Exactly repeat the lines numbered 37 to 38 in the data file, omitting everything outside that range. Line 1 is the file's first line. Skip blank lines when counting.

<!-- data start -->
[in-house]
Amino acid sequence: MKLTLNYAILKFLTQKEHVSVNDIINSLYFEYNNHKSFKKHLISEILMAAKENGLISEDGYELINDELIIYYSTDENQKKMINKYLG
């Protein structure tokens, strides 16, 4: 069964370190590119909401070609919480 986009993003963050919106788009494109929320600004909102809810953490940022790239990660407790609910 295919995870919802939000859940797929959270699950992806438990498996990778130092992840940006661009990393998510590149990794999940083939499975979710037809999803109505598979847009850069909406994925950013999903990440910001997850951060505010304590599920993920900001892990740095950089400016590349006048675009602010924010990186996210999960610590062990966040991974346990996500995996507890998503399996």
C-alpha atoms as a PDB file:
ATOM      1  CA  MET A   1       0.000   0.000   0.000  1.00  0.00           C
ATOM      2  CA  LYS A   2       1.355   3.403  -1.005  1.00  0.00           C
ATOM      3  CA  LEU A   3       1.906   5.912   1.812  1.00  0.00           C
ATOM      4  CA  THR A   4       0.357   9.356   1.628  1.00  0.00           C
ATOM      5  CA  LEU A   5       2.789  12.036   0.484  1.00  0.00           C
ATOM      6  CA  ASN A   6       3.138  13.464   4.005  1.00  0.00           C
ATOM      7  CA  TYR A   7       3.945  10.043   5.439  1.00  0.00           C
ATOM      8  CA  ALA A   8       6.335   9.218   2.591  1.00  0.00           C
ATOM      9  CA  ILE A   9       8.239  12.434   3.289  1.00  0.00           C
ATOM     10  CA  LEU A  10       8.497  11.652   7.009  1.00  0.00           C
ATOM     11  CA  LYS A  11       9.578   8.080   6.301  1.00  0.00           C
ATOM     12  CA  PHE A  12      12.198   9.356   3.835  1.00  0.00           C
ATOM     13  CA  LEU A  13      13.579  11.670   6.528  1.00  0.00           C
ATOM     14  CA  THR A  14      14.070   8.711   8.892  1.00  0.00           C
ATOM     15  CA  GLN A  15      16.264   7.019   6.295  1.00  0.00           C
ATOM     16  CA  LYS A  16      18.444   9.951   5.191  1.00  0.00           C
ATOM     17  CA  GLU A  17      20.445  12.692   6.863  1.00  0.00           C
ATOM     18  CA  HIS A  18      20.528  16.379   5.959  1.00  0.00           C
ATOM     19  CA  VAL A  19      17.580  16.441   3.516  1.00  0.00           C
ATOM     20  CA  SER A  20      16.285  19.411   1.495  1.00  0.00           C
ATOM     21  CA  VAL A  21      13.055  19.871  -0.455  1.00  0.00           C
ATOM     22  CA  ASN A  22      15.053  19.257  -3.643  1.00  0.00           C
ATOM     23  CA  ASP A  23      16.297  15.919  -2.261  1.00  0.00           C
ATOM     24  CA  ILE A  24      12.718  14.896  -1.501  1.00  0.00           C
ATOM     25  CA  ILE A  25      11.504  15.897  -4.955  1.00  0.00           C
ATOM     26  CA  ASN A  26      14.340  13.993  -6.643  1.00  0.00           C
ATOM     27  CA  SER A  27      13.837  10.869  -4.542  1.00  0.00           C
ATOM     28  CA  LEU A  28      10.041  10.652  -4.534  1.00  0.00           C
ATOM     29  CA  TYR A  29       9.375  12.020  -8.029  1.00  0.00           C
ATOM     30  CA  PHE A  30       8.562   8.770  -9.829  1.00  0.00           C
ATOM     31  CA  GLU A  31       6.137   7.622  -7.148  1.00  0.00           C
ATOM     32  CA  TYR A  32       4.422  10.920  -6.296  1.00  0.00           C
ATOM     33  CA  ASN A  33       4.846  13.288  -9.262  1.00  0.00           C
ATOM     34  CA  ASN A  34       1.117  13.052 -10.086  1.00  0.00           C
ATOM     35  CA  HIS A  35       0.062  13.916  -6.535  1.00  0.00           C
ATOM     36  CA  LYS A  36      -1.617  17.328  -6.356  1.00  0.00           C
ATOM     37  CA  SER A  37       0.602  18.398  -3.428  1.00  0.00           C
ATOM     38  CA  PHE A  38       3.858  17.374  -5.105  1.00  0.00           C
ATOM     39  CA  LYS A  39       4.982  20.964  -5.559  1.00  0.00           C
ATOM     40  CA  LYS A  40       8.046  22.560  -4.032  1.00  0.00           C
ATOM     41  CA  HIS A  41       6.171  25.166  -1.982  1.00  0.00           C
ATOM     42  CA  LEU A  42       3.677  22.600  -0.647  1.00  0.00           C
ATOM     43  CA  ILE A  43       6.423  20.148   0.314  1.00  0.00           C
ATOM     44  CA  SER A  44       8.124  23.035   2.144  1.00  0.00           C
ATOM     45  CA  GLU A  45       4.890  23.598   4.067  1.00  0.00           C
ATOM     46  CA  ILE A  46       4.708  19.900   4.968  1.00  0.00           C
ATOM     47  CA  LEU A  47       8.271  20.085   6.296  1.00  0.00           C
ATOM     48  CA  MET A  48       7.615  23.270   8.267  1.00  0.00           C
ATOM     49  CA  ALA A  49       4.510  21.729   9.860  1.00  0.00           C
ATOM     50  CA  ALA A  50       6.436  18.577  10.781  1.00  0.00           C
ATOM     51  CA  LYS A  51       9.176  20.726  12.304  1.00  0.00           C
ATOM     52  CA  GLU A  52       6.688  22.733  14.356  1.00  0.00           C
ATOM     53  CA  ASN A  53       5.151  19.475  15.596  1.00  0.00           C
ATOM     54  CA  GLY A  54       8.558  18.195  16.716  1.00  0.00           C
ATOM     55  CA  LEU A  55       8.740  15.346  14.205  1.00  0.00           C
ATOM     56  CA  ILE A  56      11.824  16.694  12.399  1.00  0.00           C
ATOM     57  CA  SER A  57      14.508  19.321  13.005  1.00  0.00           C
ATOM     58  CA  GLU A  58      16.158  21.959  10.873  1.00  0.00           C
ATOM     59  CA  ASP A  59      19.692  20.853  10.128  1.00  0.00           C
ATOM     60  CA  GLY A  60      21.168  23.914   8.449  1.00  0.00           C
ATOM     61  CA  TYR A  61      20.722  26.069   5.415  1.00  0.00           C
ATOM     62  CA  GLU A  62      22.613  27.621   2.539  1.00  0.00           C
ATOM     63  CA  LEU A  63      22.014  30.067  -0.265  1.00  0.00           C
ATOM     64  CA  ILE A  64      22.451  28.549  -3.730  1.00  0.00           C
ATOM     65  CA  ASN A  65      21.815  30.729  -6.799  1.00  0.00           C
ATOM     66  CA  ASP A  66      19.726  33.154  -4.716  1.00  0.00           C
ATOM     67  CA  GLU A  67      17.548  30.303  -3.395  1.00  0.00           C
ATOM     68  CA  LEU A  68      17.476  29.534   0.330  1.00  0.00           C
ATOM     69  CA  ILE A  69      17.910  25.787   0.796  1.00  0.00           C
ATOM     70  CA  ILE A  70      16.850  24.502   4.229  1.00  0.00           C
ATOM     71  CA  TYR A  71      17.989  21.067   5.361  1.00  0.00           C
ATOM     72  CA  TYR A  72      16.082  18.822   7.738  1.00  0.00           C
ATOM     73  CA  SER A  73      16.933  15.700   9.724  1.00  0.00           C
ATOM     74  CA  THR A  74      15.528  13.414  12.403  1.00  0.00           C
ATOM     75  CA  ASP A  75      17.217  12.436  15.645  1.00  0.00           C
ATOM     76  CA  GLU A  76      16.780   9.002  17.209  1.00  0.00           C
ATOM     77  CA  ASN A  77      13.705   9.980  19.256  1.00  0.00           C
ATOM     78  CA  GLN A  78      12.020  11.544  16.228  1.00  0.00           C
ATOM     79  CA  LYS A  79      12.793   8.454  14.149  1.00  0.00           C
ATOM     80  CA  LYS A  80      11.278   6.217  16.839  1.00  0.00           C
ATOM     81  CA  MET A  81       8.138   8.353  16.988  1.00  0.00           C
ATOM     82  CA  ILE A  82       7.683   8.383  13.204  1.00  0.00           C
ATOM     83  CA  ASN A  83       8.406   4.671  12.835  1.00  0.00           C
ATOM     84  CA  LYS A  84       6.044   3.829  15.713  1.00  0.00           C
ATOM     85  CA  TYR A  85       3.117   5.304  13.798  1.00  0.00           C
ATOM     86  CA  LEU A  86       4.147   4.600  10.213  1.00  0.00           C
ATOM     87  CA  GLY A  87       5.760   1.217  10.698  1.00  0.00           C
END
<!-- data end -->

ATOM     33  CA  ASN A  33       4.846  13.288  -9.262  1.00  0.00           C
ATOM     34  CA  ASN A  34       1.117  13.052 -10.086  1.00  0.00           C